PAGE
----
This recipe is from the impeccable issue of Saveur that features classic roman food. If you don't have a copy of this, you should really try and find one. It's one of the best editions of a cooking magazine EVER! Mine looks like crap from all the water marks and splatters, so if you find one be sure to snag an extra for me too. I'm good for it, honest! (If I don't have money, I'll cook you something.)

This recipe is very similar to cacio e pepe, except that it has extra ingredients (viz: bacon, AND eggs). This tells you that it can only be better than cacio e pepe (if you happen to have bacon and eggs on hand). If you don't, then I am reminded of a song on my Bing Crosby Christmas CD that goes:

Christmas is a coming, the cider's in the keg.

If I had a mug of cider I wouldn't have to beg.
If you haven't got a mug of cider, half a mug will do.
If you haven't got half a mug, may God bless you!

So, if you don't have eggs and bacon, may God bless you! (But cacio e pepe is wonderful if you don't.)

ANYWAY, this recipe calls for Reggiano Parmesan (1 3/4 cups, finely grated), 4 oz. of guanciale (or bacon), 1 egg and three egg yolks, some salt, pepper, and (of course) some noodles. Don't skimp on the noodles. Get nice ones -- these are from rustichella d'abruzzo and are worth every penny of the 5 bucks each package costs.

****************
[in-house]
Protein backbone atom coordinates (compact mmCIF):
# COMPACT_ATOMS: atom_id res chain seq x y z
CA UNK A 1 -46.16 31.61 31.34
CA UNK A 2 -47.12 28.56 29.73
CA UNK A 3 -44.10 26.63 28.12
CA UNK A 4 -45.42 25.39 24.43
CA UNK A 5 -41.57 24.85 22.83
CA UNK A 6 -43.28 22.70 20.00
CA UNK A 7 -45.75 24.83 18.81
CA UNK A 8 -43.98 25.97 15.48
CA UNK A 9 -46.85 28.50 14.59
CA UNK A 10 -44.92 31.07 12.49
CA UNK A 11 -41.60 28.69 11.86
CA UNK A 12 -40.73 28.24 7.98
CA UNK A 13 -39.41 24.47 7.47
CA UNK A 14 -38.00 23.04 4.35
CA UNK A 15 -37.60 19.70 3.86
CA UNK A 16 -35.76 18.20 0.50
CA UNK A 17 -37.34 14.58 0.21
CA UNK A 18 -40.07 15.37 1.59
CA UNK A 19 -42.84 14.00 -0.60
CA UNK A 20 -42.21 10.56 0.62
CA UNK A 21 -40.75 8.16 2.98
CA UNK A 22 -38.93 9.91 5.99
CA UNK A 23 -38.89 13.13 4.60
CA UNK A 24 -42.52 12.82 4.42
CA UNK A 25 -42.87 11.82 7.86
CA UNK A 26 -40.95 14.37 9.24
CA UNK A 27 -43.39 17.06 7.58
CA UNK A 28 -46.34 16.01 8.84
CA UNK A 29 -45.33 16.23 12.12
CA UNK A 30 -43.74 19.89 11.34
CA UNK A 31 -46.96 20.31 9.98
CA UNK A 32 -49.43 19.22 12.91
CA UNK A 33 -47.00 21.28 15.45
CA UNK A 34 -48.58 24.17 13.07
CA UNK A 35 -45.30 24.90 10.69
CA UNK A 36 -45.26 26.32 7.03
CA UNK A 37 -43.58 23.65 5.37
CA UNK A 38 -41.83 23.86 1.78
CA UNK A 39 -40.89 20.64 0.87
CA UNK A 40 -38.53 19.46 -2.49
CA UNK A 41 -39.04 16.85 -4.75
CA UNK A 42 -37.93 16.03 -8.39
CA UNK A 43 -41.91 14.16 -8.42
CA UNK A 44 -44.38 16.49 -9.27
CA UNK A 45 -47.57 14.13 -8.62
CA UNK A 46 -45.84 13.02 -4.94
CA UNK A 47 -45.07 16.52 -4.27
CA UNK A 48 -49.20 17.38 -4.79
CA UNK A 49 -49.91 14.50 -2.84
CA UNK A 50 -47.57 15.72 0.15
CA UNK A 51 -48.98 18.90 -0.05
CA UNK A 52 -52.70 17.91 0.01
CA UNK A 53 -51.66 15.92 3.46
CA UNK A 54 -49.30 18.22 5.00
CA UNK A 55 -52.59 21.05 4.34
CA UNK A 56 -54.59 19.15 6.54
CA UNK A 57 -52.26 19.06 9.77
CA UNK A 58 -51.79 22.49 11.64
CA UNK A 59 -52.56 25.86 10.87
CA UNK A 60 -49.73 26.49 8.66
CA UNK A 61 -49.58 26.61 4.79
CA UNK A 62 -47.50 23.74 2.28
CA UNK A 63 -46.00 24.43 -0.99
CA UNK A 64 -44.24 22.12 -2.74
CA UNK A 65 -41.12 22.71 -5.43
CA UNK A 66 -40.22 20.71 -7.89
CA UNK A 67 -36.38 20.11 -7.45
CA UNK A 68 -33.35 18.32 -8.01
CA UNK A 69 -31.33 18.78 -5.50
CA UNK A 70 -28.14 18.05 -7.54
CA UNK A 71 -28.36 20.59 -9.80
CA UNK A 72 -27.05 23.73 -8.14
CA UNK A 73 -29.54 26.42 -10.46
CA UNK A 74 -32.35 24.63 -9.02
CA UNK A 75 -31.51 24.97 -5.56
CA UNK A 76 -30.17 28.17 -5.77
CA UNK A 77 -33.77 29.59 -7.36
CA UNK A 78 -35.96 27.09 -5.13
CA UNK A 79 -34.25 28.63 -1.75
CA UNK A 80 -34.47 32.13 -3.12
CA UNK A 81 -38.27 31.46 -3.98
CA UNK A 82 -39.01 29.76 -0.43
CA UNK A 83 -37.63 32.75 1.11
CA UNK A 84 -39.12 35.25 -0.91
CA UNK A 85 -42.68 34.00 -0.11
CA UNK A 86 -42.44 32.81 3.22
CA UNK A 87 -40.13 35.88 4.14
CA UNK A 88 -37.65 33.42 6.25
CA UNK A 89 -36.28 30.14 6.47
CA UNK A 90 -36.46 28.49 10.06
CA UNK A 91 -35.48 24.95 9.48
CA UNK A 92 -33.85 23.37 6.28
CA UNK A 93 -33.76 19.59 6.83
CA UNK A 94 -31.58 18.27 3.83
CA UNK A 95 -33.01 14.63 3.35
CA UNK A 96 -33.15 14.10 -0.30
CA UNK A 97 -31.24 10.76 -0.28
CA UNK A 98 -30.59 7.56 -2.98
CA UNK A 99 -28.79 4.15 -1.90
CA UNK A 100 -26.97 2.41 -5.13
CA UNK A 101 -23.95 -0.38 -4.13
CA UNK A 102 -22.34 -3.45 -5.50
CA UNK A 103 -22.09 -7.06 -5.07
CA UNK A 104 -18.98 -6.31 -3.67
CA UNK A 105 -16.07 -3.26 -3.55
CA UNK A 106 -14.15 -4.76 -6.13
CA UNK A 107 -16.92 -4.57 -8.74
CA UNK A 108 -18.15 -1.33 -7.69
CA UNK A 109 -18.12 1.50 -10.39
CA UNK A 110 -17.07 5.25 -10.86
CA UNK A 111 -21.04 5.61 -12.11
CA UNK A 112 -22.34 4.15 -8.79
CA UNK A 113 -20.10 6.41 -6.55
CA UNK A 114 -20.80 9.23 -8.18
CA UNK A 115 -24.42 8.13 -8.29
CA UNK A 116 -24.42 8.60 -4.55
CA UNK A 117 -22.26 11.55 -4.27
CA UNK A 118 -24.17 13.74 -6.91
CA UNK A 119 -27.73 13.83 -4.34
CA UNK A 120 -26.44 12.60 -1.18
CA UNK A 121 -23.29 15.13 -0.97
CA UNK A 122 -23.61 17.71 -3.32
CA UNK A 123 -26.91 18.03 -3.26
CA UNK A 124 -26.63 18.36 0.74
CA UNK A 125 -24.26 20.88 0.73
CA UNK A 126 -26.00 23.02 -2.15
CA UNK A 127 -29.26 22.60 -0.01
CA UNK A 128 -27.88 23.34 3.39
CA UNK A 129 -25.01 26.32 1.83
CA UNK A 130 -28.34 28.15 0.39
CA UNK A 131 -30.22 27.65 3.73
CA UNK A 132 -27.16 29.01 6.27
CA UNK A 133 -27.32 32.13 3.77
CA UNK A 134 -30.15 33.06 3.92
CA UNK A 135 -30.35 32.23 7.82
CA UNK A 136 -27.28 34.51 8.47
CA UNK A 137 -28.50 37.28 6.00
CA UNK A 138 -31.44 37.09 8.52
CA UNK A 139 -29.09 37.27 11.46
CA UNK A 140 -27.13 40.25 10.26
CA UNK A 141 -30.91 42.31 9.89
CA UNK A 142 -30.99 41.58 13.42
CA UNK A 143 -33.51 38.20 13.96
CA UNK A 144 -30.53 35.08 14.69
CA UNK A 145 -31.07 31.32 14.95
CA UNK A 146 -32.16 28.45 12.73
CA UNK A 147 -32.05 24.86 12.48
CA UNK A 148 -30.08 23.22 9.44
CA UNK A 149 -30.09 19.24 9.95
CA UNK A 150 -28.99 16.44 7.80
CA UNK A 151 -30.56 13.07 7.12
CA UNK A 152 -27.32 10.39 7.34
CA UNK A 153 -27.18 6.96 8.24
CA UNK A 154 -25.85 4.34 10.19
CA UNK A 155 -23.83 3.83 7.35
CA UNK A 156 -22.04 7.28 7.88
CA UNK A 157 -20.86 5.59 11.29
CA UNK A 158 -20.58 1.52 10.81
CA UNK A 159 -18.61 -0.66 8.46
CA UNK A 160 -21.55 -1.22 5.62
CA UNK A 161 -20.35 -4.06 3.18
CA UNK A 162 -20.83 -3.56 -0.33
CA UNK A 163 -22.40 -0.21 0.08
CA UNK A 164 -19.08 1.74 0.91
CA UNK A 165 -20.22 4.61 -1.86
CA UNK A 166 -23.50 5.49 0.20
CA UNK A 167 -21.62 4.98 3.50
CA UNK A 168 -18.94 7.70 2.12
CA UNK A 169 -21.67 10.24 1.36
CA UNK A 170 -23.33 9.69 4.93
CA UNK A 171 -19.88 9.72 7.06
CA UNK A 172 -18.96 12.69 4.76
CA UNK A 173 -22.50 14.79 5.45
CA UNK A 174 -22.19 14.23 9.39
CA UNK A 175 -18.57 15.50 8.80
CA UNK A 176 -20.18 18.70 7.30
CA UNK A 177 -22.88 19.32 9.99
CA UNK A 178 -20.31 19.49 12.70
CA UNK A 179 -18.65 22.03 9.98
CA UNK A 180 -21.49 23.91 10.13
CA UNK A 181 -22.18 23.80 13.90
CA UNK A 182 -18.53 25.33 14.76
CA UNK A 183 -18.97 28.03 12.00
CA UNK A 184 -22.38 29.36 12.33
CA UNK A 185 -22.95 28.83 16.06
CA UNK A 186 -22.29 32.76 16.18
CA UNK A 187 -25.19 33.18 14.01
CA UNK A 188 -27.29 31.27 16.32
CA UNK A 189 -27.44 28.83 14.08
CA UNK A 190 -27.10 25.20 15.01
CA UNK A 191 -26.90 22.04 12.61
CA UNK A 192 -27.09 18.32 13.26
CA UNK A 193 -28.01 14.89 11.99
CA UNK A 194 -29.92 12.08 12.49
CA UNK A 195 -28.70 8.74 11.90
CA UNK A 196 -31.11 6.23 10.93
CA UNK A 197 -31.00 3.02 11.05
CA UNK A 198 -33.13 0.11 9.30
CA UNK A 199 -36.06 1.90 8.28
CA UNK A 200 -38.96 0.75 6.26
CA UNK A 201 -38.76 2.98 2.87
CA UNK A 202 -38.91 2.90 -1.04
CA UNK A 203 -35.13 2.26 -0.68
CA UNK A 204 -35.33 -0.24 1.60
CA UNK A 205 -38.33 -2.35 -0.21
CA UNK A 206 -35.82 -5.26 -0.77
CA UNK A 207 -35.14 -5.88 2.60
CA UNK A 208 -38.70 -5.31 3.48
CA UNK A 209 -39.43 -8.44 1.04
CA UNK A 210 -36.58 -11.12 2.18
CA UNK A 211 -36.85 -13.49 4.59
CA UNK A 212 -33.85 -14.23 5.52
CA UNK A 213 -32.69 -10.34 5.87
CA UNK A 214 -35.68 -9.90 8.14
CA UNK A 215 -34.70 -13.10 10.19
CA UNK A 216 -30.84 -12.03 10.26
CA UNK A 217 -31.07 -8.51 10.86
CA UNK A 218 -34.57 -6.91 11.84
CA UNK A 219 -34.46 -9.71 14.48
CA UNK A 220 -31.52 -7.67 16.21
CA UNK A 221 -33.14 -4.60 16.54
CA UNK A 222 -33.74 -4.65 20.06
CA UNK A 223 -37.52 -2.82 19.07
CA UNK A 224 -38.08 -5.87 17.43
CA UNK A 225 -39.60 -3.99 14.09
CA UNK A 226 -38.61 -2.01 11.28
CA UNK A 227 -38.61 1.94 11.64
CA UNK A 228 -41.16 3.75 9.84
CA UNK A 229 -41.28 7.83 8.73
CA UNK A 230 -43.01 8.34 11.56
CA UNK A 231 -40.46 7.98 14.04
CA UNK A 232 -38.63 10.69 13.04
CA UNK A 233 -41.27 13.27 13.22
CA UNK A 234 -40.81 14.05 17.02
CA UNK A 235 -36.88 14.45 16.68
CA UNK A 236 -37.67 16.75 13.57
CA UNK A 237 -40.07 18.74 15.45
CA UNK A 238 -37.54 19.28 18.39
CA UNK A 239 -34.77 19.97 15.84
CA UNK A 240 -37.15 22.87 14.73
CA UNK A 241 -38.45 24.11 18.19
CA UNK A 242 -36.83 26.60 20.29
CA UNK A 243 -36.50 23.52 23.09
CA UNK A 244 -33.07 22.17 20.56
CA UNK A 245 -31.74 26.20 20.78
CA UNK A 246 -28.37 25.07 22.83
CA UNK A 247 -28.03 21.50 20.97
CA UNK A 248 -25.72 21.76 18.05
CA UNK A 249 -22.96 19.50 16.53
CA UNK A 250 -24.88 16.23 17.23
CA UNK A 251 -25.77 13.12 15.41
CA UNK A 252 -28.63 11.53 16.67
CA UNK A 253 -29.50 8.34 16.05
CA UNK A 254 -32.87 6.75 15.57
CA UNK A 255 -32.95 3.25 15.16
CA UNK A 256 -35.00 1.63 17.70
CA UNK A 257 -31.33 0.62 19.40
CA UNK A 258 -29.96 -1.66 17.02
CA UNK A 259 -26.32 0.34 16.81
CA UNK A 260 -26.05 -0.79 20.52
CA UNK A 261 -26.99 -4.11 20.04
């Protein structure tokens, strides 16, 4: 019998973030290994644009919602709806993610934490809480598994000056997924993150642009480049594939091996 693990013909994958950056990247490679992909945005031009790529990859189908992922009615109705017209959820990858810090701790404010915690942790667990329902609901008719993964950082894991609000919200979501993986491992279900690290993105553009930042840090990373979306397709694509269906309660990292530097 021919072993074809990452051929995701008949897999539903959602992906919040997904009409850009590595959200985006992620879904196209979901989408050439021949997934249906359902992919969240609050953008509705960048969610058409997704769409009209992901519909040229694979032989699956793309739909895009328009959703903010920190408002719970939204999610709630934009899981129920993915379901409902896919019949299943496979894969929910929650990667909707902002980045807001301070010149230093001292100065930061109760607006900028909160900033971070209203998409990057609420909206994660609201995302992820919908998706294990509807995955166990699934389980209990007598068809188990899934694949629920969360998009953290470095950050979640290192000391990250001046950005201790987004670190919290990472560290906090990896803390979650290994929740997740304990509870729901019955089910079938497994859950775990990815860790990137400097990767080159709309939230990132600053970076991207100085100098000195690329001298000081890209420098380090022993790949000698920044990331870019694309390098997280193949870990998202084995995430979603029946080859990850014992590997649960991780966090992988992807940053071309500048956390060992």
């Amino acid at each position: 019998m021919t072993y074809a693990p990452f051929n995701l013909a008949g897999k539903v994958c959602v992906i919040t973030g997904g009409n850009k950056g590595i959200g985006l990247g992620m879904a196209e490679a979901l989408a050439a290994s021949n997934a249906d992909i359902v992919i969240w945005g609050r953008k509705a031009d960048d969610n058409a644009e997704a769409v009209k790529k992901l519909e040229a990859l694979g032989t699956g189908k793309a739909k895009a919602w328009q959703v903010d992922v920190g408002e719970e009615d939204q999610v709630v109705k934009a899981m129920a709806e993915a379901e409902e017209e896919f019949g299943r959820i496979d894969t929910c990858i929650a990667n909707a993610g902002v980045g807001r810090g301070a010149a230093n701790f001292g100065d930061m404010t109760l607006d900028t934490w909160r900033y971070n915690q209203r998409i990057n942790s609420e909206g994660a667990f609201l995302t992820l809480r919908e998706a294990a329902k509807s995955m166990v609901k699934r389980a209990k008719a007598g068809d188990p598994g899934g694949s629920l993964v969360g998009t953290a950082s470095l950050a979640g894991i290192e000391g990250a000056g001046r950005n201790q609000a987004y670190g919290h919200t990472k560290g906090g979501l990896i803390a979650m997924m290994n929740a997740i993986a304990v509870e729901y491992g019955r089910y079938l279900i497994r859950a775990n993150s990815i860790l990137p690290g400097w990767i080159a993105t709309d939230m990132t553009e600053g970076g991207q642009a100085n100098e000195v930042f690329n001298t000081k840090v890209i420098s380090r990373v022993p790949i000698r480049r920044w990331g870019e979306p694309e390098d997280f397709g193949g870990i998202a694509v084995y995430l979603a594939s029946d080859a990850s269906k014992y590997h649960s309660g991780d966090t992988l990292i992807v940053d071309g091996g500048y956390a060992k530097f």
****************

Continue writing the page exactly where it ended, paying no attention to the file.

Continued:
The first step WAIT! The first step is to pour yourself a glass of something awesome. Then...

slice your bacon into chunks. I buy my bacon from Piggy Market in Ottawa, and get it by the slab rather than sliced. This lets me slice it if I want (for brekkie with oatmeal cooked with a wee splash of Scotch), or I can cut it into chunks if I'm making something that calls for lardons like a Flamm. Guanciale is made from a different part of the hog, but it seems close enough to bacon that if you don't have any you should feel free to substitute (Carol may disagree with me here, and she's welcome to weigh in, but this recipe came out aces as far as I'm concerned!)

So. Chop your bacon and add it to a pan with a splash of olive oil over medium heat.

Cooking bacon in olive oil strikes me as genius beyond compare. It also strikes me as deadly, so be sure to wear your apron (unless you don't care about the shirt you have on).